Home Lifestyle Can you train yourself to become more optimistic?

Can you train yourself to become more optimistic?

69
0
Photo credit: Melodie Jeng

Photo credit: Melodie Jeng

From Harper’s BAZAAR

How optimistic are you feeling right now? The days are longer and lighter. Parks are filled with daffodils and crocuses and perhaps, most significantly, we’ve been offered both a jab and ‘roadmap’ out of lockdown. Certain dates are inscribed into our diaries as we move tentatively to the lives we once knew. The world certainly feels brighter.

However, for some of us, this final Covid stretch may be the hardest. Spring might have a mocking quality, luring us outside, teasing us with closed beer gardens and forbidden picnics. Instead of breaking into song to greet the season of renewal, several friends are maxed out on misery. One acquaintance described “a long shadow being cast over everything.”

After a prolonged period of enforced change, restriction and uncertainty, low mood, lack of motivation or general despondency may be an accumulative feeling. Negative thoughts may also stem from specific issues: financial concerns, social isolation, ill health or bereavement. For those trapped in unhappy or abusive home environments or juggling full-time work with family responsibilities, optimism will be in scarce supply.

The definition of optimism is hopefulness, confidence about the future or success of something. Optimists see their Prosecco glass as half full not half empty but are we wired one way or the other? Is it possible to train ourselves to become more optimistic?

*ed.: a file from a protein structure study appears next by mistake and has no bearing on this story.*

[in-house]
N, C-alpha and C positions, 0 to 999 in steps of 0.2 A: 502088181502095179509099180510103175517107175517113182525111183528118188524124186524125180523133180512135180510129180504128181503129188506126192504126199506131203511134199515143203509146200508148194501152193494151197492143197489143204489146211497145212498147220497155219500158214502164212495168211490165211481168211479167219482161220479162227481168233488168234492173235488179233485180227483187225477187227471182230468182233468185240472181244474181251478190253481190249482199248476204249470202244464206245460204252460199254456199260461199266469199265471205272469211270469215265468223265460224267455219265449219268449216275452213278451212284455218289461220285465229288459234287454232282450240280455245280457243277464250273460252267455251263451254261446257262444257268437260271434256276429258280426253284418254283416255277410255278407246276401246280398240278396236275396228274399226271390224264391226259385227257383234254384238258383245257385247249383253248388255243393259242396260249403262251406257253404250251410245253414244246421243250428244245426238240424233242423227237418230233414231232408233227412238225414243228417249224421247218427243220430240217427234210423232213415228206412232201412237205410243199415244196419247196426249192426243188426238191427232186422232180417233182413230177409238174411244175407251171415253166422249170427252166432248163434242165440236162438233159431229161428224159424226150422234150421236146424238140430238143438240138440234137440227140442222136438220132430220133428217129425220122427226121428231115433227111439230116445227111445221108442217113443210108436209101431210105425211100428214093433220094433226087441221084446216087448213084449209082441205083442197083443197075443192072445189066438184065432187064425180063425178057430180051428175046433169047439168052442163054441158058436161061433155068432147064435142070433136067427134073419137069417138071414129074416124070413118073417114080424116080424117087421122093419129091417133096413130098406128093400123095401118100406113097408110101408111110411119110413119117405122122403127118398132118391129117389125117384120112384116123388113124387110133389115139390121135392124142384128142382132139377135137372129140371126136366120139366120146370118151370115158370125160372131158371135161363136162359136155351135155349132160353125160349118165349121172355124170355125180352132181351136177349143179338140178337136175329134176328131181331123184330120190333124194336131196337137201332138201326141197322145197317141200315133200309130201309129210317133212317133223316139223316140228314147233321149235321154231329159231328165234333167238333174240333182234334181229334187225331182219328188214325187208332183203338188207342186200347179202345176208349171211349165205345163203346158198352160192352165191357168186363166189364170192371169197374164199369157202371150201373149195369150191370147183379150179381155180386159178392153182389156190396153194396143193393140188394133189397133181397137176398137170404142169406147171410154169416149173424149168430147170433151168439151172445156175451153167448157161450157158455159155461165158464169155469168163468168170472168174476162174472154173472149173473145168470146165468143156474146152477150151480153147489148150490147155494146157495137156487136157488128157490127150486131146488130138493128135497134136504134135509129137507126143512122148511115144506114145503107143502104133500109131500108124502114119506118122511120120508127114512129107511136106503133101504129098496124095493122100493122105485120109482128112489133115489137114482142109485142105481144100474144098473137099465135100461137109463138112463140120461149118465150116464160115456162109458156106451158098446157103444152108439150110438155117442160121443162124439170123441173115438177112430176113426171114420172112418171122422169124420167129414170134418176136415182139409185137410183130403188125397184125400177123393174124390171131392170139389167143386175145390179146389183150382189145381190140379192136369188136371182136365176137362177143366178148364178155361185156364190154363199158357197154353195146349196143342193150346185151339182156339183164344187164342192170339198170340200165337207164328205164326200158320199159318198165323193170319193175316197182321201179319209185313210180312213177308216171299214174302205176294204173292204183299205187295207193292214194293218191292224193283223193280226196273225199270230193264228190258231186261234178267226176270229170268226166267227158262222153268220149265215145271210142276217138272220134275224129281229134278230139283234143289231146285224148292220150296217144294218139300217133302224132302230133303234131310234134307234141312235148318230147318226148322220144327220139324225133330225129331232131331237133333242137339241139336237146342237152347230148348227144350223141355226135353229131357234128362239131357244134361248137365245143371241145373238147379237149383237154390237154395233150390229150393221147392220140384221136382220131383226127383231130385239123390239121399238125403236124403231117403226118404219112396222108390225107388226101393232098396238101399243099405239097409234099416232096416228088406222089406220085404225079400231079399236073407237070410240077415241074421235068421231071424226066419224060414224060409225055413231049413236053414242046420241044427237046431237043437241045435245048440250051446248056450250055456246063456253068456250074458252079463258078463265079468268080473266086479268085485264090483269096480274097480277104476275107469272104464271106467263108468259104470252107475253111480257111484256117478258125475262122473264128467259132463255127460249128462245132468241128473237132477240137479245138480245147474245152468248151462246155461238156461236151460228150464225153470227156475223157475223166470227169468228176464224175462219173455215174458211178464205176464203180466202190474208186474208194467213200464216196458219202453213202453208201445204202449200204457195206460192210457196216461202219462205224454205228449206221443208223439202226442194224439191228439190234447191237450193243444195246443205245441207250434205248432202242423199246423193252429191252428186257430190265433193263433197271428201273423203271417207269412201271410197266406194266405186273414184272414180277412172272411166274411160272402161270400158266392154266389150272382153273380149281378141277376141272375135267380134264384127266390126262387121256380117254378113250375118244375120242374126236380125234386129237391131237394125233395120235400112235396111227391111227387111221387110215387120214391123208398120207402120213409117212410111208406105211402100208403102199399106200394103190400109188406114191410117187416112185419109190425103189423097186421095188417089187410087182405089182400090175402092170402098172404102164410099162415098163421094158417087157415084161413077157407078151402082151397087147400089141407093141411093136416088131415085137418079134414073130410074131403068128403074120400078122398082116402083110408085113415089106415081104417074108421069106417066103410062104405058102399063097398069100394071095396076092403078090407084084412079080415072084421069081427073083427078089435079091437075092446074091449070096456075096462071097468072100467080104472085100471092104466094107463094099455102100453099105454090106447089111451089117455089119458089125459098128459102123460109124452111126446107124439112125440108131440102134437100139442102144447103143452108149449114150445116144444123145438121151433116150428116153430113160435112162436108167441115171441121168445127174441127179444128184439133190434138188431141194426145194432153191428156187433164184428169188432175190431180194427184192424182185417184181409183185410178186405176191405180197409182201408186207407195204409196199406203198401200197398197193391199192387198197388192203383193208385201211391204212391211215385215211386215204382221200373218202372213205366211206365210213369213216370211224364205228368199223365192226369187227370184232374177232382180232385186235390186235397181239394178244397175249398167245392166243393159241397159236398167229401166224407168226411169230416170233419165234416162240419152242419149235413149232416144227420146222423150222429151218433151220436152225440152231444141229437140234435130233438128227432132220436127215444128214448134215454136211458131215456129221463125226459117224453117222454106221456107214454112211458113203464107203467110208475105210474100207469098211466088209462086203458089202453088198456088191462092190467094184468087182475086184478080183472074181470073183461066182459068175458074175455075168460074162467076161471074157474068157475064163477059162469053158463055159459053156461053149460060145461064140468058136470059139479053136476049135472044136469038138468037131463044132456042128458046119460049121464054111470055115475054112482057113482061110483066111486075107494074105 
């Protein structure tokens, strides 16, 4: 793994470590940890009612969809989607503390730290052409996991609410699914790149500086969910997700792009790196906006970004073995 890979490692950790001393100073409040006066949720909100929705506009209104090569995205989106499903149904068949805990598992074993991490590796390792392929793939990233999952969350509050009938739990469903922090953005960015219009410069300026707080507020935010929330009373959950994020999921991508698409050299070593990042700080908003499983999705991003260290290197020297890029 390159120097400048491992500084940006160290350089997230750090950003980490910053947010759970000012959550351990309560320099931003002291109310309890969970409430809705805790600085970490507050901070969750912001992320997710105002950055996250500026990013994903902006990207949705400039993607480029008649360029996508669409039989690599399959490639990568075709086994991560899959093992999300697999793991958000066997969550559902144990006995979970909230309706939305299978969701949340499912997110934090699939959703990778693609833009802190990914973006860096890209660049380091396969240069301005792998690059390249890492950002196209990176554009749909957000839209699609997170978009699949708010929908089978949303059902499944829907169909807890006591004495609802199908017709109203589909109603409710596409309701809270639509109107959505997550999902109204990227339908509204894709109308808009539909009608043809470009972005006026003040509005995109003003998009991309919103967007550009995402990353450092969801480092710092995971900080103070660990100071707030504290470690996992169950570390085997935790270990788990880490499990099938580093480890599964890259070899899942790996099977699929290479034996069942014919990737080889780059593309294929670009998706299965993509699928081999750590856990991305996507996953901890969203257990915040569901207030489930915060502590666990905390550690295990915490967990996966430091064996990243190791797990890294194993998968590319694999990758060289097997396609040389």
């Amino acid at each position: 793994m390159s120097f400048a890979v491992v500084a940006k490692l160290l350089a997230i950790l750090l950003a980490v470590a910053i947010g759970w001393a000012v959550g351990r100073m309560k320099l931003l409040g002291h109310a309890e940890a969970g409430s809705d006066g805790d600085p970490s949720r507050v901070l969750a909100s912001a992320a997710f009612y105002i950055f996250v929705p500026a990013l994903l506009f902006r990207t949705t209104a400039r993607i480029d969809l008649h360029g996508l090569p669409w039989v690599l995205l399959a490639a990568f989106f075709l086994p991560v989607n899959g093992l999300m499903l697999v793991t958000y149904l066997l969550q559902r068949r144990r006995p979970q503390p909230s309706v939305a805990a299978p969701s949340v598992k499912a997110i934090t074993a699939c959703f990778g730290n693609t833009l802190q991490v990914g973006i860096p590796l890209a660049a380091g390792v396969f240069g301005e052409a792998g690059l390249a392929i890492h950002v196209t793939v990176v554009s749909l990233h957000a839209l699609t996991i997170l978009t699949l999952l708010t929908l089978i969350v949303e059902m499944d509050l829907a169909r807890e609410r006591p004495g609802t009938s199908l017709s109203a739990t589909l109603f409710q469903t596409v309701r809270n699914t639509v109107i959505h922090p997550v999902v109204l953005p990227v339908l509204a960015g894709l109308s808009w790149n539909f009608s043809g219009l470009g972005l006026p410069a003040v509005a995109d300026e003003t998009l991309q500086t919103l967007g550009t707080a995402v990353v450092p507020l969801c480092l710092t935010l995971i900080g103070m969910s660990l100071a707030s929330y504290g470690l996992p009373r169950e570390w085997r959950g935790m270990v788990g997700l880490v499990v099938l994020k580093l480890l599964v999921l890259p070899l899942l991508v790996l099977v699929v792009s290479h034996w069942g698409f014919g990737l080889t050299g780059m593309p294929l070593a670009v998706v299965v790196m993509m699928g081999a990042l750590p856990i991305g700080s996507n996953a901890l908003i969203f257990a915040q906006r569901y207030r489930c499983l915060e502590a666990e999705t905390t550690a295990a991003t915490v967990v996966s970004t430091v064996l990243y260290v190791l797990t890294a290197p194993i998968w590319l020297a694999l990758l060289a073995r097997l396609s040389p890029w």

Research from Queen Mary University of London in 2020 on 2,800 identical and non-identical twins established sensitivity levels to positive or negative experiences were roughly half and half, 50% genetic and 50% environmental. It is possible to rewire negative thought circuits; this, after all is the basis of Positive Psychology, a field of study that supports individuals to build lives of meaning and purpose. Shadow skulkers can learn to move towards the light.

According to Carolyn Mair PhD and Behavioural Psychologist, cultivating a more cheerful disposition has many advantages including, “longer life, more successful relationships and better physical health”. She explains that “stress manifests itself as a hormone in the body which in the short term is fine but over a long period can damage the heart and other organs.” Perpetual negativity can also impair self-esteem and mar relationships with others.

So how can ruminators become radiators? Psychologist Mihaly Csikszentmihalyi believed “happiness doesn’t just happen but must be prepared for and cultivated”. Here are some suggestions to improve mood.

8 ways to a more optimistic outlook:

1. Create a repertoire of positive memories

In the 1990s, an American professor called Barbara Fredrickson established the concept of ‘the upward spiral of positive actions’. Mair suggests, “Reflect on something you’ve achieved or feel proud of. It could be simple like reading an extra page or learning a new word. Write these things down. Or it might be visual record, as in photographs of good times and favourite places. Consciously remembering the positive parts of your life allows you to build a mental repertoire of resilience you can draw on when feeling low.”

2. Start a gratitude diary